We have a heck of a battle going on between Cook Inlet Aquaculture Association and its power provider, Homer Electric Association.
It seems the aquaculture association is in jeopardy of having the power shut off to its remote Tutka Bay salmon hatchery.
The problem is that the buried power line that runs under Tutka Bay Lagoon to the hatchery is in poor condition and "constitutes a continuing hazard to the safety of the public," HEA says.
The aquaculture association's position is, OK, so fix it.
HEA is saying fine, but you hatchery guys have to pay to either lay a new submarine line or string an overhead line. The cost: $200,000 to $464,000.
The aquaculture people are saying no way can we afford that, but we desperately need power to keep our baby fish alive.
Naturally, a bunch of lawyers are now involved, and the matter is pending before the Regulatory Commission of Alaska.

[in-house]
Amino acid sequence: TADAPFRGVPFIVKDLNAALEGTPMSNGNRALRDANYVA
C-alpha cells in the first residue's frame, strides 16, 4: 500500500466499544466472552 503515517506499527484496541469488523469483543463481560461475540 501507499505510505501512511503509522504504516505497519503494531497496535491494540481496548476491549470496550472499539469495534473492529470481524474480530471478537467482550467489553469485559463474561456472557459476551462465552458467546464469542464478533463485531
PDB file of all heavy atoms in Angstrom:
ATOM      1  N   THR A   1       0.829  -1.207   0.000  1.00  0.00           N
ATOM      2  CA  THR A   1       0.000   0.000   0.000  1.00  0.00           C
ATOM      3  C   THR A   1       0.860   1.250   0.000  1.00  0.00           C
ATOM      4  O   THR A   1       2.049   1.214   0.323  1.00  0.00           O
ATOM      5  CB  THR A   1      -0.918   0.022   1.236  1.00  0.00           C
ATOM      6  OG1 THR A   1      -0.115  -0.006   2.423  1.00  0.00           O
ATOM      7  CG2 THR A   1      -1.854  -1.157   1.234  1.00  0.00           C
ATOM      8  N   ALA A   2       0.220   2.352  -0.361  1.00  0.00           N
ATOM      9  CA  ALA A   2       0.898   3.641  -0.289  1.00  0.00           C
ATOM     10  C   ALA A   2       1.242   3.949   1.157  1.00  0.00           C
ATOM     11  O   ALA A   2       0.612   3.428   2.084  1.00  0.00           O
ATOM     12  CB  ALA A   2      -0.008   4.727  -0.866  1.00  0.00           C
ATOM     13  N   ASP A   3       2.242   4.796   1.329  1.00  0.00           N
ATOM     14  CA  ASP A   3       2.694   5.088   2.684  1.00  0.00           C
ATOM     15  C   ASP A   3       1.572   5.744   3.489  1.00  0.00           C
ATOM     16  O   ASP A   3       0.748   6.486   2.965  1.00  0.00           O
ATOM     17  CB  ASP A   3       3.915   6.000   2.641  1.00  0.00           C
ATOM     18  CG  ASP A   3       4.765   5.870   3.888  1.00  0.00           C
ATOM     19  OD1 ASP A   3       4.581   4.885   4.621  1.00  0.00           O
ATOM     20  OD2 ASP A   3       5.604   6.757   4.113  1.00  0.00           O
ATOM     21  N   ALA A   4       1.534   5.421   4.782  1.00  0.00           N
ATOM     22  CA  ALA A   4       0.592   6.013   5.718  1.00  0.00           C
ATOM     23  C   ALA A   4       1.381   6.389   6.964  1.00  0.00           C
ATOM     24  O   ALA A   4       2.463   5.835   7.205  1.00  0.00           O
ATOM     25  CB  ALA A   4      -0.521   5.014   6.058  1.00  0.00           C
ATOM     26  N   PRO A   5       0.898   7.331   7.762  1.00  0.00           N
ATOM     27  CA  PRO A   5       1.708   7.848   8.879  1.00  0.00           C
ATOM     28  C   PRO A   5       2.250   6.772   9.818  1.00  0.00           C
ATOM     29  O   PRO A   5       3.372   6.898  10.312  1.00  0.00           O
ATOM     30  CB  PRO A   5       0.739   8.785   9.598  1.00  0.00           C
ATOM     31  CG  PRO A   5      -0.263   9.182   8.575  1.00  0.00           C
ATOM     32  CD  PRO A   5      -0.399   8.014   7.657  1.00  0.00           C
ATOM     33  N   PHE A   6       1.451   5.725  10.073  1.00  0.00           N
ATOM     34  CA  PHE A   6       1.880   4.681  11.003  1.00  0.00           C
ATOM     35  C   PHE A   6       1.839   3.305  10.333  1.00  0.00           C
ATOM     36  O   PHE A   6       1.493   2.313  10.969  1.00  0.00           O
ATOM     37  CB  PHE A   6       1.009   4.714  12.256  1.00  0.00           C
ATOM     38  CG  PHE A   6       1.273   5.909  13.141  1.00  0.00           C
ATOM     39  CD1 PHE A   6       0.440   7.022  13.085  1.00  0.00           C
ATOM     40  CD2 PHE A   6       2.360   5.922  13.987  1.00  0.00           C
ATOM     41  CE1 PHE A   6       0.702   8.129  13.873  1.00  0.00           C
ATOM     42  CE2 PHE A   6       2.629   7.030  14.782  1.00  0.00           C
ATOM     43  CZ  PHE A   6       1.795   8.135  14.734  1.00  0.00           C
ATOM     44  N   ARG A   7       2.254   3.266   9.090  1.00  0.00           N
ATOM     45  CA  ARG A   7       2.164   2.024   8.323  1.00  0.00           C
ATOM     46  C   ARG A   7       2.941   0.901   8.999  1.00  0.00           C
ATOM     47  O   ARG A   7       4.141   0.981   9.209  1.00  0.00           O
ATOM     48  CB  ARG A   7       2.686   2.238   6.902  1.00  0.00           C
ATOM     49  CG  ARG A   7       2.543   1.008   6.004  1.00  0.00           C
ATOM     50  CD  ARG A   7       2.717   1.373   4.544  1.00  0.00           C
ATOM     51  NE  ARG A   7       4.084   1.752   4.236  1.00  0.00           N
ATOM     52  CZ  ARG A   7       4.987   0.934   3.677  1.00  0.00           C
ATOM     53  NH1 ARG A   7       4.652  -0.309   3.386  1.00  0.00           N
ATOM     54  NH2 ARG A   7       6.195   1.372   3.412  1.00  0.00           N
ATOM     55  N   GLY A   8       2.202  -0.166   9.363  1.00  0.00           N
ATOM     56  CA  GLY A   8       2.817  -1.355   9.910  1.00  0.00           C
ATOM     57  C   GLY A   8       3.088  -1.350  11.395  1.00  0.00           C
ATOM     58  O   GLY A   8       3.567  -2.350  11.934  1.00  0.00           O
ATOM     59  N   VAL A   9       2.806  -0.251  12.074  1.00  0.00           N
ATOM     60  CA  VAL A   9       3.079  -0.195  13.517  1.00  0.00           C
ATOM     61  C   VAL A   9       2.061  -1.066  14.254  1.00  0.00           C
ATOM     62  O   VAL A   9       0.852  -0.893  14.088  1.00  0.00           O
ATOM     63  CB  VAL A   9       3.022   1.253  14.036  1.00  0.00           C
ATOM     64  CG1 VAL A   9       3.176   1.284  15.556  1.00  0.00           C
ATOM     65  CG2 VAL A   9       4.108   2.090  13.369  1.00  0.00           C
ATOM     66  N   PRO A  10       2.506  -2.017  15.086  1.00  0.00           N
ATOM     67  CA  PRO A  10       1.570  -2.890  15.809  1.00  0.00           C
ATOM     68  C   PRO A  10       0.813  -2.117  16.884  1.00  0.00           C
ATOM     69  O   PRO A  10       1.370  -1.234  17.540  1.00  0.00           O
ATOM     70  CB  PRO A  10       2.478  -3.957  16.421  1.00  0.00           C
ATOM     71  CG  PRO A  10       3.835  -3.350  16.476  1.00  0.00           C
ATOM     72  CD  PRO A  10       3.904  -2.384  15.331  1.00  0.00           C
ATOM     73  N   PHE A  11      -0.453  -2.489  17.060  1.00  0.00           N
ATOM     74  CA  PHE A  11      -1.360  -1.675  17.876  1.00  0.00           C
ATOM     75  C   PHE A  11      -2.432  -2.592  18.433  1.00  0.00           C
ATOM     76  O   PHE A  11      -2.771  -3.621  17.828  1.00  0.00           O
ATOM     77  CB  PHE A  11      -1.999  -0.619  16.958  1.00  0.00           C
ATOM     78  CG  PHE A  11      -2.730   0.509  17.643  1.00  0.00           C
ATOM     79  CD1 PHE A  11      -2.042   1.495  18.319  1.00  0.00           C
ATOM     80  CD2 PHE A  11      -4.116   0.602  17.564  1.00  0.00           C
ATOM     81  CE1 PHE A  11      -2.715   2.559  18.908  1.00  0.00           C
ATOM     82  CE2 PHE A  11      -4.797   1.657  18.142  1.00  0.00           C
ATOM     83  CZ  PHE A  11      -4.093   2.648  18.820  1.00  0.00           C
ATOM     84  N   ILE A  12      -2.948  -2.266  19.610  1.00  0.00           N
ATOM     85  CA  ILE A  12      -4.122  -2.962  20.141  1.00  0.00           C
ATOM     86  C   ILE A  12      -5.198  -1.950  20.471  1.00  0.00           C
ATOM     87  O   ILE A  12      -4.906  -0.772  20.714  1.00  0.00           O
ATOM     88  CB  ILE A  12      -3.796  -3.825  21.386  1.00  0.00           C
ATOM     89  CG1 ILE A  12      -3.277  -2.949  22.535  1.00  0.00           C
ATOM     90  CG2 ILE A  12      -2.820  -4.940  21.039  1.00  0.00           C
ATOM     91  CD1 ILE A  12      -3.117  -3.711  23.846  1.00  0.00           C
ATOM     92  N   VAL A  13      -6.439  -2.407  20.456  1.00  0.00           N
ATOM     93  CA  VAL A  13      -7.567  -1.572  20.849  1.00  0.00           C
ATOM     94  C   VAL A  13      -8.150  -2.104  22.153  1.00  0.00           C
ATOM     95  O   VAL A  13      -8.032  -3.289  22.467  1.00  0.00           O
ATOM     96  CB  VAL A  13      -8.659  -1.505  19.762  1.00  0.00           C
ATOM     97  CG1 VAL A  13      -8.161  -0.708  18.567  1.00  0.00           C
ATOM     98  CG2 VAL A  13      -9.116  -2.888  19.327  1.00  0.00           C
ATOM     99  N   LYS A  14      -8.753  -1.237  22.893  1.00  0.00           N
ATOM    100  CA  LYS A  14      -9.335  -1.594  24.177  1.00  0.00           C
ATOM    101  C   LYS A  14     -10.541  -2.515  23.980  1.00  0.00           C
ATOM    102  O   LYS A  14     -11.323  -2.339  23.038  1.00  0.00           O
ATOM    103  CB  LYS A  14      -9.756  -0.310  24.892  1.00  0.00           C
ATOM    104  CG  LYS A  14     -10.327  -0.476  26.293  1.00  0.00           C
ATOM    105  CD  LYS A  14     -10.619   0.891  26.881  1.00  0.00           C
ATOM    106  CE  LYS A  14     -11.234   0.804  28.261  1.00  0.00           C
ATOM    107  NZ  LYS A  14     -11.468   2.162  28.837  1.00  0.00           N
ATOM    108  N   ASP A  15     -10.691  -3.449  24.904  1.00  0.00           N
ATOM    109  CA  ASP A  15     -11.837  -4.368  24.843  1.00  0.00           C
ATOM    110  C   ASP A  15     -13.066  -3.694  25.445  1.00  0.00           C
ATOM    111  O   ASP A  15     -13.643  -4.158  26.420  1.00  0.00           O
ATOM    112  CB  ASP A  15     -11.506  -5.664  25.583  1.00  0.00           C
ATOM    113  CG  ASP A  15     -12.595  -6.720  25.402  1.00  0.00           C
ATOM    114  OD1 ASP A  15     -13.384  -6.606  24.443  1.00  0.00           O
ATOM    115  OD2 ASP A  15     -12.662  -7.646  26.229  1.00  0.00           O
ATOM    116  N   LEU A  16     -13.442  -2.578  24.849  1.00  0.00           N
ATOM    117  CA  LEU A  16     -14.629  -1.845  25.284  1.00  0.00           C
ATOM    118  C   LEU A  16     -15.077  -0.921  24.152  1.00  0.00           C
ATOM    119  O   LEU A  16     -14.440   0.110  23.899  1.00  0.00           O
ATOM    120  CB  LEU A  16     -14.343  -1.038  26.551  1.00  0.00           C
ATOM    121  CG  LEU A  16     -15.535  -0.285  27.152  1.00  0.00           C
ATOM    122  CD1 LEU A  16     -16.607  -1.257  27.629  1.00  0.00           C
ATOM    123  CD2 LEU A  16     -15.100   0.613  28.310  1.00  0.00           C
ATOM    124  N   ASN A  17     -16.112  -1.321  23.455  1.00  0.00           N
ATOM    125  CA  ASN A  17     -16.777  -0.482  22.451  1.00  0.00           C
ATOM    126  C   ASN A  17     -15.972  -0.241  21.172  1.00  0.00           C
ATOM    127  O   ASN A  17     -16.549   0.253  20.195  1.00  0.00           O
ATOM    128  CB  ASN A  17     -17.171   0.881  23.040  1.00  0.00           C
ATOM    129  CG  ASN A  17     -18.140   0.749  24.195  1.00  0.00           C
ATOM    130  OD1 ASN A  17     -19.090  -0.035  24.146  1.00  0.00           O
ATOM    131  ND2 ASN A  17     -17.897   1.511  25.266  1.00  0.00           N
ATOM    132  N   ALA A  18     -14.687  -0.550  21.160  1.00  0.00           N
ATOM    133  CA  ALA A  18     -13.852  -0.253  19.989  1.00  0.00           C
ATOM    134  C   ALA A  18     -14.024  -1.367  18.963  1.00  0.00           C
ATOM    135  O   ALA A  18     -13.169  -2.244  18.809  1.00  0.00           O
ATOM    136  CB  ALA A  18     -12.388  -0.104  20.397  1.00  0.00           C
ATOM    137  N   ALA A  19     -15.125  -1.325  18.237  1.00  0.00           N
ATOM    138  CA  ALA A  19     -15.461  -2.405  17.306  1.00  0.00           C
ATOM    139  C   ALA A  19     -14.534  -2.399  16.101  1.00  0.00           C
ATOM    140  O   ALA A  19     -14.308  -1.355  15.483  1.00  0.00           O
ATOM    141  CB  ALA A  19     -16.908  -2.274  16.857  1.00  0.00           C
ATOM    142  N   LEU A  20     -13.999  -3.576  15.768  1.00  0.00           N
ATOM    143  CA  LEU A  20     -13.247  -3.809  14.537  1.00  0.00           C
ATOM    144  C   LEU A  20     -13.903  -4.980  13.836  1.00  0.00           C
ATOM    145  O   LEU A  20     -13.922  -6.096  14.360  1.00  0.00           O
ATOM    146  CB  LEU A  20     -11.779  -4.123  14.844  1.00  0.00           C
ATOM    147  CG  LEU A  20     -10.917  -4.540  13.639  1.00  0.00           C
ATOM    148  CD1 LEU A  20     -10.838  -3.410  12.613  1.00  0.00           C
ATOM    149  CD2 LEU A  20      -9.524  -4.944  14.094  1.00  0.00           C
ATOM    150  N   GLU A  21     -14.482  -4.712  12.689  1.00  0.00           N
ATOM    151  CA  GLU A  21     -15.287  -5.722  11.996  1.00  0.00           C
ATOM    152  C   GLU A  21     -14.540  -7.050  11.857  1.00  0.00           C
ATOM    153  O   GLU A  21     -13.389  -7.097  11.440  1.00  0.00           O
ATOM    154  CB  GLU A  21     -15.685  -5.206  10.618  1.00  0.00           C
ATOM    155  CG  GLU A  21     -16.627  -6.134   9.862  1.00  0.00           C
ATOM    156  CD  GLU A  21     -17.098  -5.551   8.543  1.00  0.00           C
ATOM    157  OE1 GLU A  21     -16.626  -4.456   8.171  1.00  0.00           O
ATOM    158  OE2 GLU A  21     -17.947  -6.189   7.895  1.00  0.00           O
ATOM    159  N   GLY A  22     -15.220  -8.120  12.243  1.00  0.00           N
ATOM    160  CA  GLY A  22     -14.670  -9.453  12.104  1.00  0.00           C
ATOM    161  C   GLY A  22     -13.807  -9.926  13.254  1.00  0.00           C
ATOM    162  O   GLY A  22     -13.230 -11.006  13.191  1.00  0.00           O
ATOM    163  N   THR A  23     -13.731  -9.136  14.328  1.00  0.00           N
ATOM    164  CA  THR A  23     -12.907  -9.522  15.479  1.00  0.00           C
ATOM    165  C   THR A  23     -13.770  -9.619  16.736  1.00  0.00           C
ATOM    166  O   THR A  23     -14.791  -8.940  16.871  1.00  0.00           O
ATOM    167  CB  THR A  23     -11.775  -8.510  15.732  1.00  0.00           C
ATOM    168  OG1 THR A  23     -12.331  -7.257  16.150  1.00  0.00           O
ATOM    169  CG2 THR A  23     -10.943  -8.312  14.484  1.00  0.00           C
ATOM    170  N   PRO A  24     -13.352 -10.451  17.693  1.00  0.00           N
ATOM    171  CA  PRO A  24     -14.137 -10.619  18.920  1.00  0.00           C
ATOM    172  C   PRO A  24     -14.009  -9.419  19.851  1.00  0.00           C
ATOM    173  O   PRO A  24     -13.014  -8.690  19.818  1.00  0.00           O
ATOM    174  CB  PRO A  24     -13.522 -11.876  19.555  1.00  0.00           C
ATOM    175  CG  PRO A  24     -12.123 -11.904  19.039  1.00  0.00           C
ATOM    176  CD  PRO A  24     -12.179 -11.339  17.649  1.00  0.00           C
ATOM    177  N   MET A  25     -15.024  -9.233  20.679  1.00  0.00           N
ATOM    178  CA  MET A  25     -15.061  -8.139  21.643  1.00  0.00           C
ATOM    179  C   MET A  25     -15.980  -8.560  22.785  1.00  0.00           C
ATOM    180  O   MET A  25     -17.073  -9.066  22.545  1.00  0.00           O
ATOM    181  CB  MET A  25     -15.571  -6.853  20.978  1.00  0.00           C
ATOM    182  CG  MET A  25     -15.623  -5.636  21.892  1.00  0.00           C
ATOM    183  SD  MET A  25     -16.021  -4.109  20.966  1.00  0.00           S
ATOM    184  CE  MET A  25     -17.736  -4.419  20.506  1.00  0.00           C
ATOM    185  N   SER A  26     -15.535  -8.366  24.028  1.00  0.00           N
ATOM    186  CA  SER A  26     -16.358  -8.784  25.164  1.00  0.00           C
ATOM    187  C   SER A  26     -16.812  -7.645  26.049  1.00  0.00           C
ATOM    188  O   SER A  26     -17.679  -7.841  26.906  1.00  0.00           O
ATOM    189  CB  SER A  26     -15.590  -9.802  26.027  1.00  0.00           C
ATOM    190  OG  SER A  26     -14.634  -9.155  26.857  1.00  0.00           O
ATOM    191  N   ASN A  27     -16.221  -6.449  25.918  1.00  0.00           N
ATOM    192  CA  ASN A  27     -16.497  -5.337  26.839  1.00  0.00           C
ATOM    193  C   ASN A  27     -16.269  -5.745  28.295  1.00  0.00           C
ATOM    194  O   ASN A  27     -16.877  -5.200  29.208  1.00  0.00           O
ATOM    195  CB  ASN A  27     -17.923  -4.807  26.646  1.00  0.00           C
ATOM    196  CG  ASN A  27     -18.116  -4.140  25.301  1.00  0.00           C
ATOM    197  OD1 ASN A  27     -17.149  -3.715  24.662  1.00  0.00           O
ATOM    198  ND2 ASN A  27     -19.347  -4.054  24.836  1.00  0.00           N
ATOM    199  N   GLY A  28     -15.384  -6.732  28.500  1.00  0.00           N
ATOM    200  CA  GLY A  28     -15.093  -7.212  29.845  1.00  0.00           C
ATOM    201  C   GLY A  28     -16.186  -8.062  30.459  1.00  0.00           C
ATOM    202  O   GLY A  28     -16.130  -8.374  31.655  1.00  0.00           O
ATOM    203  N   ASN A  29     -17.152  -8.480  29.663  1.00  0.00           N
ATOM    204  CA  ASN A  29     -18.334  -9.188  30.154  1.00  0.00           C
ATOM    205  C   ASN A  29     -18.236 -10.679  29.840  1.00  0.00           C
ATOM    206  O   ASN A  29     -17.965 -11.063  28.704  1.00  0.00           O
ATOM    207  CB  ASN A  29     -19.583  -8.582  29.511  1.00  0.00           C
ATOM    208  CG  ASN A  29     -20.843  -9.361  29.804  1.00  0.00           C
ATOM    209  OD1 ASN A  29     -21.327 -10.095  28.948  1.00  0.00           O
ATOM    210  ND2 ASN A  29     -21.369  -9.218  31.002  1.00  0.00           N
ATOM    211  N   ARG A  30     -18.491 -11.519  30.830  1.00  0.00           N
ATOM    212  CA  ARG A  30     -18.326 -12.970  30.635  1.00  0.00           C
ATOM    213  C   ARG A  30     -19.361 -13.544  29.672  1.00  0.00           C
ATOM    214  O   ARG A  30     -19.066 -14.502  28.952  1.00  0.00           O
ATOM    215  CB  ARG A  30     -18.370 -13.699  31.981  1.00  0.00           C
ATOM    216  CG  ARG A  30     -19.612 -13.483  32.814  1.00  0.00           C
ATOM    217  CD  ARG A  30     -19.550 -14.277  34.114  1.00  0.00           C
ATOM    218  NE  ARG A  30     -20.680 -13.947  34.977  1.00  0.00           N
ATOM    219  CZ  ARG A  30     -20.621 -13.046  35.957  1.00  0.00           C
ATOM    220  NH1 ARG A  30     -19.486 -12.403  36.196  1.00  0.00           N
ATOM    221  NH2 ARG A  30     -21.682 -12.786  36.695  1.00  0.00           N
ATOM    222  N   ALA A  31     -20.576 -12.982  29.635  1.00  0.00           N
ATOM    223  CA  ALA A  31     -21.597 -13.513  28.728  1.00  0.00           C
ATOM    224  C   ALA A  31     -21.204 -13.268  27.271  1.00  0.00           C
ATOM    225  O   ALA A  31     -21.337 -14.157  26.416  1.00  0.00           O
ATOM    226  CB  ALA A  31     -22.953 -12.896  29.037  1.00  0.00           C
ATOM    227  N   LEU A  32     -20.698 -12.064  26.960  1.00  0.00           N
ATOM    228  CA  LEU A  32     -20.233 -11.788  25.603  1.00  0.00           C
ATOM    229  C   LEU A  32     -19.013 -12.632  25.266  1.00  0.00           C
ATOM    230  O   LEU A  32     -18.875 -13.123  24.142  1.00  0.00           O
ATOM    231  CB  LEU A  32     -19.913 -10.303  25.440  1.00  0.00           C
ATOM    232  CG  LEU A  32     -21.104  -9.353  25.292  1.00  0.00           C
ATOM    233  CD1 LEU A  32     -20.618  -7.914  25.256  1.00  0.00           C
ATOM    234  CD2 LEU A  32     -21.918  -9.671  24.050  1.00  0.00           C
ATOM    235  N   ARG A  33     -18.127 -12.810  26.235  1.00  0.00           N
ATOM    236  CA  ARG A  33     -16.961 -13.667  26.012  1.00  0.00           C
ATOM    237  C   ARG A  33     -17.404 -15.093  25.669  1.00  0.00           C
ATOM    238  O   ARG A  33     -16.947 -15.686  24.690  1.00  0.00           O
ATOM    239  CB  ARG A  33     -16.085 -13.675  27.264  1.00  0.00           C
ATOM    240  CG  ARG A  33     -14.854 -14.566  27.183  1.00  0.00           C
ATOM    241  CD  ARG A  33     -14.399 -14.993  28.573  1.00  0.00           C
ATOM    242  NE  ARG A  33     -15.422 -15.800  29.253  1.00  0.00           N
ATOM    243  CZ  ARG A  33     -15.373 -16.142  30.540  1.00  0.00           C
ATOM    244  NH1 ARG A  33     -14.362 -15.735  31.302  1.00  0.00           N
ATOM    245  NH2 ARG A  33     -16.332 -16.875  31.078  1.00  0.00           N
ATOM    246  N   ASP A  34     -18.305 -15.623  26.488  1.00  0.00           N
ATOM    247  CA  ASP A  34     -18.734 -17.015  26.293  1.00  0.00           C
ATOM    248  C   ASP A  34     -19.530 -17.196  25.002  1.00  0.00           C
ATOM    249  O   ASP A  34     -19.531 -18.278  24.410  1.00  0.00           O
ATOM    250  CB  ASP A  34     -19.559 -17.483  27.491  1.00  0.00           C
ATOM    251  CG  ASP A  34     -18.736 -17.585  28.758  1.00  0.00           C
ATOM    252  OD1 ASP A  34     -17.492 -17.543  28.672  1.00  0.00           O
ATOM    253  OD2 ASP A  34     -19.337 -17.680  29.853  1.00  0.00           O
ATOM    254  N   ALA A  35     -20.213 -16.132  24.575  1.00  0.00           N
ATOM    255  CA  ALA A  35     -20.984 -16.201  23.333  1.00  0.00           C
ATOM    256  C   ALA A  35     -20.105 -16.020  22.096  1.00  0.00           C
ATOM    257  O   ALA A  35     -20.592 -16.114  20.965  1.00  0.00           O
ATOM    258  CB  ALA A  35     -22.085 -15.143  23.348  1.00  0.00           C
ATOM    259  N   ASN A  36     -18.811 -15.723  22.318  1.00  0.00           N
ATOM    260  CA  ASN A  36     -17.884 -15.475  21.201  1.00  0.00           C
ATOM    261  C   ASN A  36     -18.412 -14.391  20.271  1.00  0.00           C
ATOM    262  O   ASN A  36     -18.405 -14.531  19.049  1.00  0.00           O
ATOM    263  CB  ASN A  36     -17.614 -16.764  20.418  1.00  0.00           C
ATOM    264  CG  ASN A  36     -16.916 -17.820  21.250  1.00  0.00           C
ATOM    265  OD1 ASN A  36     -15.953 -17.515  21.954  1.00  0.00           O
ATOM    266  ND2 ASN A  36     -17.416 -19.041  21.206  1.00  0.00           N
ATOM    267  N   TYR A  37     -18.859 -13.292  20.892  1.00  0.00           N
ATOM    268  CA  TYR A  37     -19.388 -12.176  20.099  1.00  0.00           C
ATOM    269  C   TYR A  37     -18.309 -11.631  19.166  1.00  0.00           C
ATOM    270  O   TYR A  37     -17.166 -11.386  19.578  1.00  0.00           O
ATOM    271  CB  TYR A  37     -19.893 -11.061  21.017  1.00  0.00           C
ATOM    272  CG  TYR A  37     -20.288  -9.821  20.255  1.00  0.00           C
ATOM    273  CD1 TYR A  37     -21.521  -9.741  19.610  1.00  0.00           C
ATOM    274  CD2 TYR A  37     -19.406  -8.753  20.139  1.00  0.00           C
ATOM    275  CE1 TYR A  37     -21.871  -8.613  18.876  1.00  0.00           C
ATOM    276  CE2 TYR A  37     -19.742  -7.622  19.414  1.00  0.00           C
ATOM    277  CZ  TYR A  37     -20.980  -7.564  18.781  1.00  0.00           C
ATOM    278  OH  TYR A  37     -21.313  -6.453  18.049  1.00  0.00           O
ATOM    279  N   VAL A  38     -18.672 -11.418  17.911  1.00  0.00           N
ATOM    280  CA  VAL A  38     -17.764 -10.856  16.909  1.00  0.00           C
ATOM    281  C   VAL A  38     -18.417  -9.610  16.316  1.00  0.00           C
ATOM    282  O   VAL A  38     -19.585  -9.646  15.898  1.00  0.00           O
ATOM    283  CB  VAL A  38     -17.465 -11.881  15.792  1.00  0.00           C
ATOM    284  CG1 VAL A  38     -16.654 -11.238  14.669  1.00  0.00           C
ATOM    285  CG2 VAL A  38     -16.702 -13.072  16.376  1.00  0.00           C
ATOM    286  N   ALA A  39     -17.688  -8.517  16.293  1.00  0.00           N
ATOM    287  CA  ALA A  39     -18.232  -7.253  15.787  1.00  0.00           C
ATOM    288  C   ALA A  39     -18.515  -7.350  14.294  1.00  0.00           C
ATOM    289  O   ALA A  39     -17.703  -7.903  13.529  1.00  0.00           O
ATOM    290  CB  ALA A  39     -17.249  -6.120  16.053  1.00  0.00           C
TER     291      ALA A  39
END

Gary Fandrei, executive director of the aquaculture association, lays out his organization's position in this testimony filed with the RCA on Dec. 18.
As I understand it, the power utility feels it's not obligated to make such an expensive outlay for a single customer, and that the hatchery should be able to go with a less expensive option such as on-site generators.
To find HEA's position as well as that of the Alaska Department of Fish and Game and others, click here and look under "Documents."
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